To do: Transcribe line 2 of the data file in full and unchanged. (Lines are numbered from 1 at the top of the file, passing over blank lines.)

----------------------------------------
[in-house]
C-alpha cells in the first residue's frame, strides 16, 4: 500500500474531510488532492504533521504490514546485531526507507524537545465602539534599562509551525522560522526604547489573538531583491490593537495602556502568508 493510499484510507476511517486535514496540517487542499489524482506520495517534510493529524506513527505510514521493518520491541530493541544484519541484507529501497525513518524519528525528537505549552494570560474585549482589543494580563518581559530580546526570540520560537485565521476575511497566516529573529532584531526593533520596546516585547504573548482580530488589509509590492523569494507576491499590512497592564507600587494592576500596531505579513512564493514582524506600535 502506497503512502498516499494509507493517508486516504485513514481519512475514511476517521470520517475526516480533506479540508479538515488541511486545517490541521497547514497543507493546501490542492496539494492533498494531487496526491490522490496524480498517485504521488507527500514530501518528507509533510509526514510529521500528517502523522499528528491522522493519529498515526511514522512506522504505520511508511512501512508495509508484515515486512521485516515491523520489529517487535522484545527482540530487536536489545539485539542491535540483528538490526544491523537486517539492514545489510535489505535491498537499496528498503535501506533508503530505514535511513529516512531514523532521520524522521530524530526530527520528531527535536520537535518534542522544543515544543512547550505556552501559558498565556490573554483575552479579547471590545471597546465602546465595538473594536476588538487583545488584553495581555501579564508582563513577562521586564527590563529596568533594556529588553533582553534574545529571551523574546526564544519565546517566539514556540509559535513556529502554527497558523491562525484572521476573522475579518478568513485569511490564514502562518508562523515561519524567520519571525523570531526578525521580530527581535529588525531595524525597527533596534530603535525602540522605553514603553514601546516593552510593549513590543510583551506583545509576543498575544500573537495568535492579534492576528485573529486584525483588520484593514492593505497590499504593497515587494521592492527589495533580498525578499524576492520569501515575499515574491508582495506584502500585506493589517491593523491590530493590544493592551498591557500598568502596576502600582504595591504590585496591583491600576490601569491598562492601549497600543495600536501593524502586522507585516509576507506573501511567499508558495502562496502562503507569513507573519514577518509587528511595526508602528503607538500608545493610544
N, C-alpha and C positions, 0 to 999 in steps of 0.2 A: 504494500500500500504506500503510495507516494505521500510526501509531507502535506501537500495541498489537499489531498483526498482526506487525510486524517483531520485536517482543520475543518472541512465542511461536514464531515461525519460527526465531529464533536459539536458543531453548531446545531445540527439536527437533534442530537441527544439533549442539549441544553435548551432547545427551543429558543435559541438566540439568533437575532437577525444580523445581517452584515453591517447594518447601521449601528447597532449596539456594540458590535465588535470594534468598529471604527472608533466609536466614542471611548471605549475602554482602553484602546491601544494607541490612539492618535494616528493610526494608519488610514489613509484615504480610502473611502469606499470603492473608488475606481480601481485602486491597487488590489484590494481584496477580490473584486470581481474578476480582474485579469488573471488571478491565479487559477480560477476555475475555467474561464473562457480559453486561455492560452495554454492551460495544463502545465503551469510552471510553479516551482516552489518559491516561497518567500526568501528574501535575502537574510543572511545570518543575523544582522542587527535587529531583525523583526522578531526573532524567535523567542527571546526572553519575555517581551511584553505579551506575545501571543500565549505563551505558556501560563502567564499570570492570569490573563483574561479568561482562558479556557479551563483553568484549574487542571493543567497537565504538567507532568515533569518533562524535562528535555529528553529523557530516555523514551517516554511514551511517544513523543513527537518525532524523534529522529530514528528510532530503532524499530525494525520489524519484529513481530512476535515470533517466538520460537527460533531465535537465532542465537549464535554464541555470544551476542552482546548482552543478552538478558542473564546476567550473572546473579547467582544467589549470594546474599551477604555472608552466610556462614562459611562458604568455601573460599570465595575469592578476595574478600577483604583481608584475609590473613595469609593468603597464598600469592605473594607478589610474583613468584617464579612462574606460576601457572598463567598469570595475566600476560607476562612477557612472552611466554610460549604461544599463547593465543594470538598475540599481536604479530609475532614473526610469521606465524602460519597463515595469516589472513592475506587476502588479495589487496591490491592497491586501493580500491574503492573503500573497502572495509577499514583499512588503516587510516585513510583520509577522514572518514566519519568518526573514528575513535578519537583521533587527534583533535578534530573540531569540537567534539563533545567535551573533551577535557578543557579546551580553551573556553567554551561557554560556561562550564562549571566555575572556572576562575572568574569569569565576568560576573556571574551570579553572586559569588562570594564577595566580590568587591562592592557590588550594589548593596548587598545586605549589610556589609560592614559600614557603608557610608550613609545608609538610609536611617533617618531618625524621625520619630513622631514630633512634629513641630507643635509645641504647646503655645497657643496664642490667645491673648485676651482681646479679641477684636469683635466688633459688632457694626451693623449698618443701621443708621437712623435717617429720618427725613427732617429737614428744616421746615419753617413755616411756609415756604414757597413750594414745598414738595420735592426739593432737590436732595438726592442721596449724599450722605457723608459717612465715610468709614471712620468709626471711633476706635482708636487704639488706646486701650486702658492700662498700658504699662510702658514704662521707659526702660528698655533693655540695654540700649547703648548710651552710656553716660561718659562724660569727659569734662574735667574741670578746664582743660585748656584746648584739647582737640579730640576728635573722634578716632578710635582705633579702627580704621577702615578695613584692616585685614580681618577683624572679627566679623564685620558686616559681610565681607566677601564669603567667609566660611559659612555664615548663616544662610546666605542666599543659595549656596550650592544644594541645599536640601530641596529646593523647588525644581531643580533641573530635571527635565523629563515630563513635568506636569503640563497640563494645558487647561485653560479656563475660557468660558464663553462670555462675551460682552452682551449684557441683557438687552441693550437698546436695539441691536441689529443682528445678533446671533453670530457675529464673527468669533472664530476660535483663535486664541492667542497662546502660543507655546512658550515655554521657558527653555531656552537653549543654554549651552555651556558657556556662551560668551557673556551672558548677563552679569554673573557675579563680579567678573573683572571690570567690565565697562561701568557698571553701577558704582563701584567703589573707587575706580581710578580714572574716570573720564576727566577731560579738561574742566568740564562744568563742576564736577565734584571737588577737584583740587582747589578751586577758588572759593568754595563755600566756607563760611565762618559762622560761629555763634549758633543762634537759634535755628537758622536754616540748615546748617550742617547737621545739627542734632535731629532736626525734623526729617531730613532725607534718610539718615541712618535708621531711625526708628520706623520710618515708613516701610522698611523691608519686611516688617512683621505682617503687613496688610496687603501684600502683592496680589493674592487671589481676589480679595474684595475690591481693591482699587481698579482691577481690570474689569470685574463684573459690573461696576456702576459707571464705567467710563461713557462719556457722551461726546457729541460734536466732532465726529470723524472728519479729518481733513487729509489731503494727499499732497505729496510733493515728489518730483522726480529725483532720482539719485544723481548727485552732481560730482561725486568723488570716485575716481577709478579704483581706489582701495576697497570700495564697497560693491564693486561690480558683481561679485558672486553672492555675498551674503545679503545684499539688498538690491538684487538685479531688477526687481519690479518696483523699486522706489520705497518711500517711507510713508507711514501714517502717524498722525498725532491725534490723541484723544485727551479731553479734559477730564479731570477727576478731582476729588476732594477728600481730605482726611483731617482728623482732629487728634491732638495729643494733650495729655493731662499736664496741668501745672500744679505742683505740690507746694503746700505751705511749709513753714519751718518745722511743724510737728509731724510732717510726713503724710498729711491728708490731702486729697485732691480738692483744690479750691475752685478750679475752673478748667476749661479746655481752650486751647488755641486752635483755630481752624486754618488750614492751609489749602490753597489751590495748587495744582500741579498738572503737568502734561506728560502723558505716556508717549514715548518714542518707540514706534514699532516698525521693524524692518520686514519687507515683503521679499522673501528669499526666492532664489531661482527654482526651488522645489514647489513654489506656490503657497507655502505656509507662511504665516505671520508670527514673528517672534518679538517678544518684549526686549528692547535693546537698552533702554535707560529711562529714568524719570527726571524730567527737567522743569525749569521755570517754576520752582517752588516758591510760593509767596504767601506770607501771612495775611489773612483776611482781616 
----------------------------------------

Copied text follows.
C-alpha cells in the first residue's frame, strides 16, 4: 500500500474531510488532492504533521504490514546485531526507507524537545465602539534599562509551525522560522526604547489573538531583491490593537495602556502568508 493510499484510507476511517486535514496540517487542499489524482506520495517534510493529524506513527505510514521493518520491541530493541544484519541484507529501497525513518524519528525528537505549552494570560474585549482589543494580563518581559530580546526570540520560537485565521476575511497566516529573529532584531526593533520596546516585547504573548482580530488589509509590492523569494507576491499590512497592564507600587494592576500596531505579513512564493514582524506600535 502506497503512502498516499494509507493517508486516504485513514481519512475514511476517521470520517475526516480533506479540508479538515488541511486545517490541521497547514497543507493546501490542492496539494492533498494531487496526491490522490496524480498517485504521488507527500514530501518528507509533510509526514510529521500528517502523522499528528491522522493519529498515526511514522512506522504505520511508511512501512508495509508484515515486512521485516515491523520489529517487535522484545527482540530487536536489545539485539542491535540483528538490526544491523537486517539492514545489510535489505535491498537499496528498503535501506533508503530505514535511513529516512531514523532521520524522521530524530526530527520528531527535536520537535518534542522544543515544543512547550505556552501559558498565556490573554483575552479579547471590545471597546465602546465595538473594536476588538487583545488584553495581555501579564508582563513577562521586564527590563529596568533594556529588553533582553534574545529571551523574546526564544519565546517566539514556540509559535513556529502554527497558523491562525484572521476573522475579518478568513485569511490564514502562518508562523515561519524567520519571525523570531526578525521580530527581535529588525531595524525597527533596534530603535525602540522605553514603553514601546516593552510593549513590543510583551506583545509576543498575544500573537495568535492579534492576528485573529486584525483588520484593514492593505497590499504593497515587494521592492527589495533580498525578499524576492520569501515575499515574491508582495506584502500585506493589517491593523491590530493590544493592551498591557500598568502596576502600582504595591504590585496591583491600576490601569491598562492601549497600543495600536501593524502586522507585516509576507506573501511567499508558495502562496502562503507569513507573519514577518509587528511595526508602528503607538500608545493610544